1993 saw the first significant change in the Savatage lineup since Middleton's arrival in 1985. Singer Jon Oliva departed, and the remaining members of Savatage recorded and released Edge of Thorns with new vocalist Zak Stevens. Middleton describes Edge of Thorns as "about my favorite record, due to the fact that I like the bass mix in it, and it was the last one me and Criss got to do together. Jon had stepped down to pursue his Broadway thing, and it was me and Criss against the world, really. Everything was against us, and we fought back and won."
The victory was short-lived. On October 17, 1993, Criss Oliva's car was struck head-on by a drunk driver. Oliva was killed instantly.
Middleton did not play on 1994's Handful of Rain. He entered the studio, saw Criss Oliva's signature white guitar, and – still devastated by Oliva's death only months before – turned around and walked out. But he joined the reunited and rebuilt Savatage for the Handful of Rain tour, and in early 1995 he rejoined the band in the studio to record their ninth album Dead Winter Dead, and has remained in Savatage since then.
Among the tracks on Dead Winter Dead was "Christmas Eve (Sarajevo 12/24)", an instrumental medley of the Christmas standards "Carol of the Bells" and "God Rest Ye Merry Gentlemen," featuring a string orchestra alongside the electric guitars. In late 1995, "Christmas Eve" was released as a single to hundreds of radio stations across the United States. Station managers – intimidated by the Savatage name, the band believes – largely ignored it.
The Savatage-branded "Christmas Eve" made it on the air in only a few markets that year. But in those markets it garnered an impressive response – so impressive that producer O'Neill decided to build an entirely new project upon the song's larger-than-life combination of hard-rock music and classical arrangements. In the summer of 1996, the members of Savatage, including Middleton, returned to the studio with O'Neill. Joined by a full orchestra and multiple singers, the band recorded Christmas Eve and Other Stories, a concept album which told the story of an angel descending to earth to search for the true meaning of Christmas.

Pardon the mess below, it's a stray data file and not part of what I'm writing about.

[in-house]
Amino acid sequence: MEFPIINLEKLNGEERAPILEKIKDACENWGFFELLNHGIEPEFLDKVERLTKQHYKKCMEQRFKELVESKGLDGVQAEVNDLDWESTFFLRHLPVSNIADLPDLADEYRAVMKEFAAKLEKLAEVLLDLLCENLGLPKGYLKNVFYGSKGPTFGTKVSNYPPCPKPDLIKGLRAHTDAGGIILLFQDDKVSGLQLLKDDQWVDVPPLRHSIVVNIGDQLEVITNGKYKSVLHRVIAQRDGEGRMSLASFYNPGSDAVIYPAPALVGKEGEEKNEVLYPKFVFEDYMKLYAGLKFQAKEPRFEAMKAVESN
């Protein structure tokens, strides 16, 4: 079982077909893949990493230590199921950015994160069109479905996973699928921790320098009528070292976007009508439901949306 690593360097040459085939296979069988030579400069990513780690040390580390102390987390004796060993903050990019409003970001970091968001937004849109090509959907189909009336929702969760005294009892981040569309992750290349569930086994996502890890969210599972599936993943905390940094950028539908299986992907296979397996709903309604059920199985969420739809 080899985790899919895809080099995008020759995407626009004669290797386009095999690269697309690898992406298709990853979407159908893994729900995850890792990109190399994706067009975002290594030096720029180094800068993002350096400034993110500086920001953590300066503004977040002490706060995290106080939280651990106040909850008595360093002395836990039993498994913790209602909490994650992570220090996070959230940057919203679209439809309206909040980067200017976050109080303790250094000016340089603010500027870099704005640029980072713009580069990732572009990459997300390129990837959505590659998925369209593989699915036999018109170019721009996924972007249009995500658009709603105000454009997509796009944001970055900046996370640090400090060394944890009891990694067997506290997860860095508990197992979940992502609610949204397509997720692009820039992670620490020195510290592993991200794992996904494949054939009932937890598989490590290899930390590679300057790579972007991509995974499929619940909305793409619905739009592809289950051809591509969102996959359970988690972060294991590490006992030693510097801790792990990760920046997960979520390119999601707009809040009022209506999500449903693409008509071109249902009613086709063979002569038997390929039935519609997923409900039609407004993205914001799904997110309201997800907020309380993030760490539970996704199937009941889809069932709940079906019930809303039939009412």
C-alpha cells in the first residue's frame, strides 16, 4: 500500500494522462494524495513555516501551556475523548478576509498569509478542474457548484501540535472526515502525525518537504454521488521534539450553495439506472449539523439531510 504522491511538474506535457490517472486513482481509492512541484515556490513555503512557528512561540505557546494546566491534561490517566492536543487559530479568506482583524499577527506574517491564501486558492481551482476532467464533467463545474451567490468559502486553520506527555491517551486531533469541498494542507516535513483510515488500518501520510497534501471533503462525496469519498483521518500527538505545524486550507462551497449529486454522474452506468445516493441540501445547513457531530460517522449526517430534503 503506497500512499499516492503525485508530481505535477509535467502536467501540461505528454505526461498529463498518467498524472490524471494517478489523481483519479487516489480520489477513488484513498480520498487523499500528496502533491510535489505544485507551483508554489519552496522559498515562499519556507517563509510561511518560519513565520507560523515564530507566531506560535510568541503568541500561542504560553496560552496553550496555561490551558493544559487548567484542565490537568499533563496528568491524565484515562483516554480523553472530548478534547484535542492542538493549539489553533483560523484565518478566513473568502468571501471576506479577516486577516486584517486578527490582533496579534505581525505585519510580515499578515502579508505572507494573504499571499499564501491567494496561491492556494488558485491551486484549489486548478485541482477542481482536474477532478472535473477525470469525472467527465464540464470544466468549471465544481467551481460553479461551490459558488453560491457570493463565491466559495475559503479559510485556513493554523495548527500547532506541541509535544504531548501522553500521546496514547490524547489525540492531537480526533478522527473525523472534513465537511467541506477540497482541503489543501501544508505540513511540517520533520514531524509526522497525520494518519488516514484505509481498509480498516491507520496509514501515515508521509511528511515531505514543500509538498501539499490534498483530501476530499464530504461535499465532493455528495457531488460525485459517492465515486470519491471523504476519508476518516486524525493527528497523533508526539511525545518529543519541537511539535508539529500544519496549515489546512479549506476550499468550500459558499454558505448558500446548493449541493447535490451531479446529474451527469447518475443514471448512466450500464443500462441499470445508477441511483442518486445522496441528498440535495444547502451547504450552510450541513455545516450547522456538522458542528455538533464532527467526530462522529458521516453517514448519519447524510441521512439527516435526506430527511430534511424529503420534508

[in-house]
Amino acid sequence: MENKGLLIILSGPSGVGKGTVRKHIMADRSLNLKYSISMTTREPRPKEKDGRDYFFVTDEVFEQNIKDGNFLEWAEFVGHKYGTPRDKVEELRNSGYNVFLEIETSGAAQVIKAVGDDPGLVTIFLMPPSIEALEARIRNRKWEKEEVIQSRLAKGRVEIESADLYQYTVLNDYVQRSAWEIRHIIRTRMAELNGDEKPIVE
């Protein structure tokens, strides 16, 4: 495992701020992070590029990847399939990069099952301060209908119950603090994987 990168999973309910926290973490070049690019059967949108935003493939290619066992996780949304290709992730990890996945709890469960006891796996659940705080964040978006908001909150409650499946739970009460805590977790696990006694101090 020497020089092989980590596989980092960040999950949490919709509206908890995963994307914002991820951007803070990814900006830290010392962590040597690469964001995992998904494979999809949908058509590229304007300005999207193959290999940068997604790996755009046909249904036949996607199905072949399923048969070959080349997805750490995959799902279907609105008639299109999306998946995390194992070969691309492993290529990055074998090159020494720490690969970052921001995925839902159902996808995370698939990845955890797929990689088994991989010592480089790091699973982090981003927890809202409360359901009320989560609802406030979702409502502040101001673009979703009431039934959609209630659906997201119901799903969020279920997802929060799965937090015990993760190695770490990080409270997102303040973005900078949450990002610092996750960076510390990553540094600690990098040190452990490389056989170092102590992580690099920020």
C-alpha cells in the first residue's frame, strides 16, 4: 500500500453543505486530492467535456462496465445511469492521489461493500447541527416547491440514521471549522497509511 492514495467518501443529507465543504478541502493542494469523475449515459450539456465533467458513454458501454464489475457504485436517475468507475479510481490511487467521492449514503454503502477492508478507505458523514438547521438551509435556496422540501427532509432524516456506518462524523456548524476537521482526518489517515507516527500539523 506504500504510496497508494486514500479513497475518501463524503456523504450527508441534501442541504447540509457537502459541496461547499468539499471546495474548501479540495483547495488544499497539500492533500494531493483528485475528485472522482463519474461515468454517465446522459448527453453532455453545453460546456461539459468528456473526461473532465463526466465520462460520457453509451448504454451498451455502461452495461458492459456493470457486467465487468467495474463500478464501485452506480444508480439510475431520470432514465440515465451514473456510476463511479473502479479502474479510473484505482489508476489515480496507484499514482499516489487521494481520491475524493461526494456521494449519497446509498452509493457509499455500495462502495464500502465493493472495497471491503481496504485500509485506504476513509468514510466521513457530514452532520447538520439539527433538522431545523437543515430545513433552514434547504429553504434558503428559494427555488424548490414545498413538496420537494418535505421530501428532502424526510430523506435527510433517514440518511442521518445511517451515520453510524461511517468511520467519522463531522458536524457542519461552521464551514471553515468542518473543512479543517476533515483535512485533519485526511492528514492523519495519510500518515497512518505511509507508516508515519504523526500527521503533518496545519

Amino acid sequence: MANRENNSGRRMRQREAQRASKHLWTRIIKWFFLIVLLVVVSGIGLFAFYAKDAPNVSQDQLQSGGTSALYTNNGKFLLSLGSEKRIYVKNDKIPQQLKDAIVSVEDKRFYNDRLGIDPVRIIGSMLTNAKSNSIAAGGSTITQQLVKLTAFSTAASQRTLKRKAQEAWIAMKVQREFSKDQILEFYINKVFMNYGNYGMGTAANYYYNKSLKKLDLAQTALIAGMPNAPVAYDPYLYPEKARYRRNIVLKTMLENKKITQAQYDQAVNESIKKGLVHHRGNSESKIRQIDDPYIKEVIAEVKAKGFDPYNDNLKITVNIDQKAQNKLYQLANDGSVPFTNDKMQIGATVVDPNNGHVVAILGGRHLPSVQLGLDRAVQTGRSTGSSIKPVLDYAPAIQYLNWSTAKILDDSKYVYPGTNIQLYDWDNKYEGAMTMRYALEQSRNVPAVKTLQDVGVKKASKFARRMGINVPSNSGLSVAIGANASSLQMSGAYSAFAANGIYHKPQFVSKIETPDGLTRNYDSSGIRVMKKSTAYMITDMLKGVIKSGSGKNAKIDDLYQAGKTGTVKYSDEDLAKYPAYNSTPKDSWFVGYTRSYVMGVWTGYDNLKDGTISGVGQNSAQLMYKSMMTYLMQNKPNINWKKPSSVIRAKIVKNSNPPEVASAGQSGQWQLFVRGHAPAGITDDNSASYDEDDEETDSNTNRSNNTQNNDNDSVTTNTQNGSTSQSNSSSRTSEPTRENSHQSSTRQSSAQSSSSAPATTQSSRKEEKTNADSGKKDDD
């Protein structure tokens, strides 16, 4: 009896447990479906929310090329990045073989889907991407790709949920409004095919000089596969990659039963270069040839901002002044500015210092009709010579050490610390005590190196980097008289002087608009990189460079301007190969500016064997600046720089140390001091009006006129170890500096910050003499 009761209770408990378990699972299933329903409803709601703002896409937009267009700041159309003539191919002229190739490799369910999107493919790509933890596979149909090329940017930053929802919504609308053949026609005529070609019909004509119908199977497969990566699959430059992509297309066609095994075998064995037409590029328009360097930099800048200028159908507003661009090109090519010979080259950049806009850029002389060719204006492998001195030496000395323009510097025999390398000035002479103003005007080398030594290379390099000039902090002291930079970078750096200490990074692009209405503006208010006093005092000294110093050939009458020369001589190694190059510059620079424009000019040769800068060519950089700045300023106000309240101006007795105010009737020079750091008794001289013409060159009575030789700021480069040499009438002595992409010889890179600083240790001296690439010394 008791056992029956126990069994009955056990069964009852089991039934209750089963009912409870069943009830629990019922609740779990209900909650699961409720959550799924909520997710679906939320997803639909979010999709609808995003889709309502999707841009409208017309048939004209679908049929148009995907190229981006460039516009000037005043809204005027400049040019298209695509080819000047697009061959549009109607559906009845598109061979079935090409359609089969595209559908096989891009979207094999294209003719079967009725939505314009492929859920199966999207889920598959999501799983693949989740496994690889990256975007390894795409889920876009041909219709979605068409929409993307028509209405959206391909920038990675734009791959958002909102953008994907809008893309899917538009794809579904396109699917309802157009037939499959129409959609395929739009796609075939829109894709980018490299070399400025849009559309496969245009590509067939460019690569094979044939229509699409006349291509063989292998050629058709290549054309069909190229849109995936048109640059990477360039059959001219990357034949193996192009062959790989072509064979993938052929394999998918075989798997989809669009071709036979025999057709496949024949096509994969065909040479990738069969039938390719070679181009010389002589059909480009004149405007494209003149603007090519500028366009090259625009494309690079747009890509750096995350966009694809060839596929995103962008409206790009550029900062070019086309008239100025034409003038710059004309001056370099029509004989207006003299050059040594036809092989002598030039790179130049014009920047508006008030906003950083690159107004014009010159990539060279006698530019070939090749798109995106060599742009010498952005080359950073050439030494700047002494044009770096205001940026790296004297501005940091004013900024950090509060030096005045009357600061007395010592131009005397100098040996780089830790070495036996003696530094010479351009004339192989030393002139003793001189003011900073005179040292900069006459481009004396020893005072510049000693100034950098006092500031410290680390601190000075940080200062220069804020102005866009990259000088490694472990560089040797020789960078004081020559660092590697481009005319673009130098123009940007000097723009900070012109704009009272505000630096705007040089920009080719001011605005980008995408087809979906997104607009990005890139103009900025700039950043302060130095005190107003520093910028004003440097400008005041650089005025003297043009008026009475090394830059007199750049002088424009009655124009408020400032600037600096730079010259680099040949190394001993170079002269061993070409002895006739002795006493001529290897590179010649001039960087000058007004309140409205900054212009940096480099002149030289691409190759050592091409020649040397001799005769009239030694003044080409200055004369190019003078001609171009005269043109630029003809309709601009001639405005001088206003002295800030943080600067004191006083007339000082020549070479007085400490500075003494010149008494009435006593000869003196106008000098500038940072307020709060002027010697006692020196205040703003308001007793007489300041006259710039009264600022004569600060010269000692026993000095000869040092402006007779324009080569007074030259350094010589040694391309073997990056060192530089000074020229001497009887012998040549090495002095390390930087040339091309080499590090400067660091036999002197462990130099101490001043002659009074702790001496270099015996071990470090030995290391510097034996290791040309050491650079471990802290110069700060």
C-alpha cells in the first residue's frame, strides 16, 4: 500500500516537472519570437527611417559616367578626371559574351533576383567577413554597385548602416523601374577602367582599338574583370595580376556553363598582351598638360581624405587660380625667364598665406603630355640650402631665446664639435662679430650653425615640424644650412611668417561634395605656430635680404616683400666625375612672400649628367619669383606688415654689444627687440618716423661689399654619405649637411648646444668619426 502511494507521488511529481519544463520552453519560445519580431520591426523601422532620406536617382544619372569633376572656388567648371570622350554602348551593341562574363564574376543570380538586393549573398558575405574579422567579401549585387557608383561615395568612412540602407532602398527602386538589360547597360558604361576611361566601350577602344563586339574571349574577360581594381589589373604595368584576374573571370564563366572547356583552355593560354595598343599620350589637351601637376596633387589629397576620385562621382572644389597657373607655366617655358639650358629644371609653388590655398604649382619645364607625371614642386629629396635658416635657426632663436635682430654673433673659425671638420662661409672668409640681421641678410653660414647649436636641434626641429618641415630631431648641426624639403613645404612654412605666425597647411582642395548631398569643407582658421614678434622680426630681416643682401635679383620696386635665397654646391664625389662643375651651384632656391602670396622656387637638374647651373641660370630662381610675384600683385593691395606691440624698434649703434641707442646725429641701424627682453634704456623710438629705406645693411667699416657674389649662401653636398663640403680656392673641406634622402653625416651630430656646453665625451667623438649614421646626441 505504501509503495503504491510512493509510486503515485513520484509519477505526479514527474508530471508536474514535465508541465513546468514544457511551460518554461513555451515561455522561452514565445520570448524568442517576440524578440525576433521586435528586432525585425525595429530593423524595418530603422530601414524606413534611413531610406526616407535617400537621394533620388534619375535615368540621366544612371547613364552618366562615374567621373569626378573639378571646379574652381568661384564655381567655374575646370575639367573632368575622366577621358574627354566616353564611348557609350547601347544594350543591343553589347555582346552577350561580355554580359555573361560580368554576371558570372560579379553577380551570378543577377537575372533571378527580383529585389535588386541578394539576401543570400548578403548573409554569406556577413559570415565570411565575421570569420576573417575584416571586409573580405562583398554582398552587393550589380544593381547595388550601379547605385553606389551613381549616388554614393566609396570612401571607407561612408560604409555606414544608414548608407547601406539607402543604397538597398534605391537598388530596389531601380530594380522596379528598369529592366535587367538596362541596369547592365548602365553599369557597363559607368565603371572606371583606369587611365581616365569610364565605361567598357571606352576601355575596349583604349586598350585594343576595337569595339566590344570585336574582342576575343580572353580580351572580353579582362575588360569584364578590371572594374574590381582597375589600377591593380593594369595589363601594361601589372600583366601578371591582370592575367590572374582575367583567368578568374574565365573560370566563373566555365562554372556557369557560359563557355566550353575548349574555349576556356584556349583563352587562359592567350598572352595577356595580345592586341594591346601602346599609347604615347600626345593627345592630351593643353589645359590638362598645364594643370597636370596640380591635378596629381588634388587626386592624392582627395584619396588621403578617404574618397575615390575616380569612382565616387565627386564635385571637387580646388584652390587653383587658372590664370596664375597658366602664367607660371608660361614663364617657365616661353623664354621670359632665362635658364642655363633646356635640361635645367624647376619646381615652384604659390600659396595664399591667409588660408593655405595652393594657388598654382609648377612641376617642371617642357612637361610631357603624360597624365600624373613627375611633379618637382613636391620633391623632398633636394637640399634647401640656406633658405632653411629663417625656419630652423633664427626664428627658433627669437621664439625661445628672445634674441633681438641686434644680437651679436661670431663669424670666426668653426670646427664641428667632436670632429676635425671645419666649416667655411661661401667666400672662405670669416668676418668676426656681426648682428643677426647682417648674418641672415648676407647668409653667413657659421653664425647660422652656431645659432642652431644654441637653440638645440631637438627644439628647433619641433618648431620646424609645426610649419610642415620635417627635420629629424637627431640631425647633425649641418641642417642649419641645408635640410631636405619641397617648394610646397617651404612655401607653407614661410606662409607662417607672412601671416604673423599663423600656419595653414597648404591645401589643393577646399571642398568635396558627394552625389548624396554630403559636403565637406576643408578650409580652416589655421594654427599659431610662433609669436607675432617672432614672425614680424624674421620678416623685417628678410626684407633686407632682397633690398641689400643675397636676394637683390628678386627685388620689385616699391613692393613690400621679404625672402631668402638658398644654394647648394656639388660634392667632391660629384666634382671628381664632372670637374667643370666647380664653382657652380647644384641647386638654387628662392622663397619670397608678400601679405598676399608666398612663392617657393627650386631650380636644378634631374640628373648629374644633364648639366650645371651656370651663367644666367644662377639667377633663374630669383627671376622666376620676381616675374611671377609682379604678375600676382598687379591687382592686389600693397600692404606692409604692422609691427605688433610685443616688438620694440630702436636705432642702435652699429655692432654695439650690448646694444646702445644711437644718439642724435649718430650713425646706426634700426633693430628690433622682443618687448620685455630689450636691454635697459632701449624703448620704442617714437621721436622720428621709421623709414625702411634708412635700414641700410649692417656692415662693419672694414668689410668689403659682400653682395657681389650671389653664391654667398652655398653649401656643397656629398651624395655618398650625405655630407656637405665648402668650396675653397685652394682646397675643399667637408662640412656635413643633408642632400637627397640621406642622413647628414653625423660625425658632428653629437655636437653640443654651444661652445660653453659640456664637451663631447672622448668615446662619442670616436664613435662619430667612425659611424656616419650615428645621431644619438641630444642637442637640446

In late 1996, an unknown group called Trans-Siberian Orchestra released their first single, "Christmas Eve/Sarajevo 12/24," to more than 300 radio stations across the United States. Very few station managers had any idea that the same song had landed on their desks the year before. Even fewer knew that the new Trans-Siberian Orchestra was, in fact, essentially an extension of Savatage. "Christmas Eve" hit the airwaves, and the phone lines lit up nationwide.
Largely on the strength of that song, Christmas Eve and Other Stories has since sold nearly 3 million copies and launched the TSO empire. Since 1996, TSO has released four more albums – The Christmas Attic (1998), Beethoven's Last Night (2000), The Lost Christmas Eve (2004), and Night Castle (2009) – all of which feature Middleton on bass. Together, they have sold nearly 4 million copies.
Middleton has also performed with TSO's annual holiday tour since its inception. In 2008 alone, the two Trans-Siberian Orchestra touring companies combined played nearly 150 shows for over 1 million people. Savatage started Trans Siberian Orchestra because of some issues and difficulties.
In early 2008, Middleton began to try his hand at making music on his own. He soon discovered that songwriting "was like opening up another side of my mind that I never knew existed." He took several raw tracks to singer and long time friend John Haikara who added lyrics, vocals and lead guitar. The tracks were then mixed by Jim Morris at Tampa,Fl famed Morrisound Studios. Drums were added by Mike Dillon veteran Tampa Bay rocker. His first two solo singles, "Tennessee" and "Broken Wings," were released in late 2008.
- Fight for the Rock (1986)
- Hall of the Mountain King (1987)
- Gutter Ballet (1989)
- Streets: A Rock Opera (1991)
- Edge of Thorns (1993)
- Handful of Rain (1994) (credited, but does not play)
- Dead Winter Dead (1995)
- The Wake of Magellan (1997)
- Poets and Madmen (2001)
- Christmas Eve and Other Stories (1996)
- The Christmas Attic (1998)
- Beethoven's Last Night (2000)
- The Lost Christmas Eve (2004)
- Night Castle (2009)
- Letters From the Labyrinth (2015)
- "Official Biography at JohnnyLeeMiddleton.com". johnnyleemiddleton.com. Retrieved 2009-05-25.
- "Profile of Johnny Lee Middleton". Savatage.com. Retrieved 2009-05-25.
- "Interview with Johnny Lee Middleton for a Dutch Savatage fanzine, summer 1998". RealSavatage.com. Retrieved 2009-05-25.
- "Rockhard Legends Magazine Savatage special issue". Rockhard Legends Magazine. Retrieved 2009-05-25.
- "Aardschok Magazine Interview with Jon Oliva". Aardschok Magazine (Netherlands), November 2002 and January 2003. Archived from the original on 2008-08-28. Retrieved 2009-05-25.